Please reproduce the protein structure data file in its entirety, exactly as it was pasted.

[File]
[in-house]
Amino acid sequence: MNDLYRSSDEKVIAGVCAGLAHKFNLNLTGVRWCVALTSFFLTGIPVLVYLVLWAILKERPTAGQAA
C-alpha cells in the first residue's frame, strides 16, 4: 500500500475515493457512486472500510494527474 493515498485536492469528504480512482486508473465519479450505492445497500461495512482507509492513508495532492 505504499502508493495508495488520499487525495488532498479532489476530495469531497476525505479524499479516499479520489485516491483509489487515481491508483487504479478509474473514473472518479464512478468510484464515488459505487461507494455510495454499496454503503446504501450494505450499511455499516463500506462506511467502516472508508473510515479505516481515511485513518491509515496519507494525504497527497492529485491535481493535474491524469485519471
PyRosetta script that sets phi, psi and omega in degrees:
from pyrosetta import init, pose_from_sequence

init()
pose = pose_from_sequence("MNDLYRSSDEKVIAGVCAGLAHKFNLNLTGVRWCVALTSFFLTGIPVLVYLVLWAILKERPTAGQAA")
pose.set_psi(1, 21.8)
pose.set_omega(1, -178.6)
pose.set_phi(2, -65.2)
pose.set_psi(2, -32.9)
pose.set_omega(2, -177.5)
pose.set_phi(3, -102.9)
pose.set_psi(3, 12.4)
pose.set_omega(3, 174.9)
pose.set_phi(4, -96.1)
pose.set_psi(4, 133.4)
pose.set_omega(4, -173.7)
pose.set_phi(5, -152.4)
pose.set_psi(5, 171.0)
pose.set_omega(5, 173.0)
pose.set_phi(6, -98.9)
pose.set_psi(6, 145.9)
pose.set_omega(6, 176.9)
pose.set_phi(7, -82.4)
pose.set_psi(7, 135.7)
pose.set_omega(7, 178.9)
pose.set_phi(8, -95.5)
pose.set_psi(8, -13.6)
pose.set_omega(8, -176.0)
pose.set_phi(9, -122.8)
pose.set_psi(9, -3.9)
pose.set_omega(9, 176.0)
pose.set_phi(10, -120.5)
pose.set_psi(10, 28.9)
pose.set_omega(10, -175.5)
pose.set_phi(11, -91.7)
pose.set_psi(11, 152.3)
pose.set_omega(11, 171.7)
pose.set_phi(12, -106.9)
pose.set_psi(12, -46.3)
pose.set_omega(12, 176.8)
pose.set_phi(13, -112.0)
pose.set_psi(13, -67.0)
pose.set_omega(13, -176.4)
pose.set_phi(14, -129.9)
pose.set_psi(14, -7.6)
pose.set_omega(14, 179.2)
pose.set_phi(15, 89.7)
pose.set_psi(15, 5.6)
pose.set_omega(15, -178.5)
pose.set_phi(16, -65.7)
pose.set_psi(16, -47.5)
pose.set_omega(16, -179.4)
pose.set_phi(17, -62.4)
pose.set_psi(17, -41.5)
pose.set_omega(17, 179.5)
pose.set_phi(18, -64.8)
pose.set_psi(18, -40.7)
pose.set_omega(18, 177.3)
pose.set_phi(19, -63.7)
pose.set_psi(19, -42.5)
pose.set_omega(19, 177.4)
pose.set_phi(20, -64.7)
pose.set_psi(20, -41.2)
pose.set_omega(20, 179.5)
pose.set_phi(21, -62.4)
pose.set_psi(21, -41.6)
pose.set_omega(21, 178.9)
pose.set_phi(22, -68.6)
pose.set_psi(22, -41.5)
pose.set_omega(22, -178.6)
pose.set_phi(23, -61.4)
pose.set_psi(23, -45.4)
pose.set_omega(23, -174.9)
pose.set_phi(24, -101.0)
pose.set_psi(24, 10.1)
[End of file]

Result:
[in-house]
Amino acid sequence: MNDLYRSSDEKVIAGVCAGLAHKFNLNLTGVRWCVALTSFFLTGIPVLVYLVLWAILKERPTAGQAA
C-alpha cells in the first residue's frame, strides 16, 4: 500500500475515493457512486472500510494527474 493515498485536492469528504480512482486508473465519479450505492445497500461495512482507509492513508495532492 505504499502508493495508495488520499487525495488532498479532489476530495469531497476525505479524499479516499479520489485516491483509489487515481491508483487504479478509474473514473472518479464512478468510484464515488459505487461507494455510495454499496454503503446504501450494505450499511455499516463500506462506511467502516472508508473510515479505516481515511485513518491509515496519507494525504497527497492529485491535481493535474491524469485519471
PyRosetta script that sets phi, psi and omega in degrees:
from pyrosetta import init, pose_from_sequence

init()
pose = pose_from_sequence("MNDLYRSSDEKVIAGVCAGLAHKFNLNLTGVRWCVALTSFFLTGIPVLVYLVLWAILKERPTAGQAA")
pose.set_psi(1, 21.8)
pose.set_omega(1, -178.6)
pose.set_phi(2, -65.2)
pose.set_psi(2, -32.9)
pose.set_omega(2, -177.5)
pose.set_phi(3, -102.9)
pose.set_psi(3, 12.4)
pose.set_omega(3, 174.9)
pose.set_phi(4, -96.1)
pose.set_psi(4, 133.4)
pose.set_omega(4, -173.7)
pose.set_phi(5, -152.4)
pose.set_psi(5, 171.0)
pose.set_omega(5, 173.0)
pose.set_phi(6, -98.9)
pose.set_psi(6, 145.9)
pose.set_omega(6, 176.9)
pose.set_phi(7, -82.4)
pose.set_psi(7, 135.7)
pose.set_omega(7, 178.9)
pose.set_phi(8, -95.5)
pose.set_psi(8, -13.6)
pose.set_omega(8, -176.0)
pose.set_phi(9, -122.8)
pose.set_psi(9, -3.9)
pose.set_omega(9, 176.0)
pose.set_phi(10, -120.5)
pose.set_psi(10, 28.9)
pose.set_omega(10, -175.5)
pose.set_phi(11, -91.7)
pose.set_psi(11, 152.3)
pose.set_omega(11, 171.7)
pose.set_phi(12, -106.9)
pose.set_psi(12, -46.3)
pose.set_omega(12, 176.8)
pose.set_phi(13, -112.0)
pose.set_psi(13, -67.0)
pose.set_omega(13, -176.4)
pose.set_phi(14, -129.9)
pose.set_psi(14, -7.6)
pose.set_omega(14, 179.2)
pose.set_phi(15, 89.7)
pose.set_psi(15, 5.6)
pose.set_omega(15, -178.5)
pose.set_phi(16, -65.7)
pose.set_psi(16, -47.5)
pose.set_omega(16, -179.4)
pose.set_phi(17, -62.4)
pose.set_psi(17, -41.5)
pose.set_omega(17, 179.5)
pose.set_phi(18, -64.8)
pose.set_psi(18, -40.7)
pose.set_omega(18, 177.3)
pose.set_phi(19, -63.7)
pose.set_psi(19, -42.5)
pose.set_omega(19, 177.4)
pose.set_phi(20, -64.7)
pose.set_psi(20, -41.2)
pose.set_omega(20, 179.5)
pose.set_phi(21, -62.4)
pose.set_psi(21, -41.6)
pose.set_omega(21, 178.9)
pose.set_phi(22, -68.6)
pose.set_psi(22, -41.5)
pose.set_omega(22, -178.6)
pose.set_phi(23, -61.4)
pose.set_psi(23, -45.4)
pose.set_omega(23, -174.9)
pose.set_phi(24, -101.0)
pose.set_psi(24, 10.1)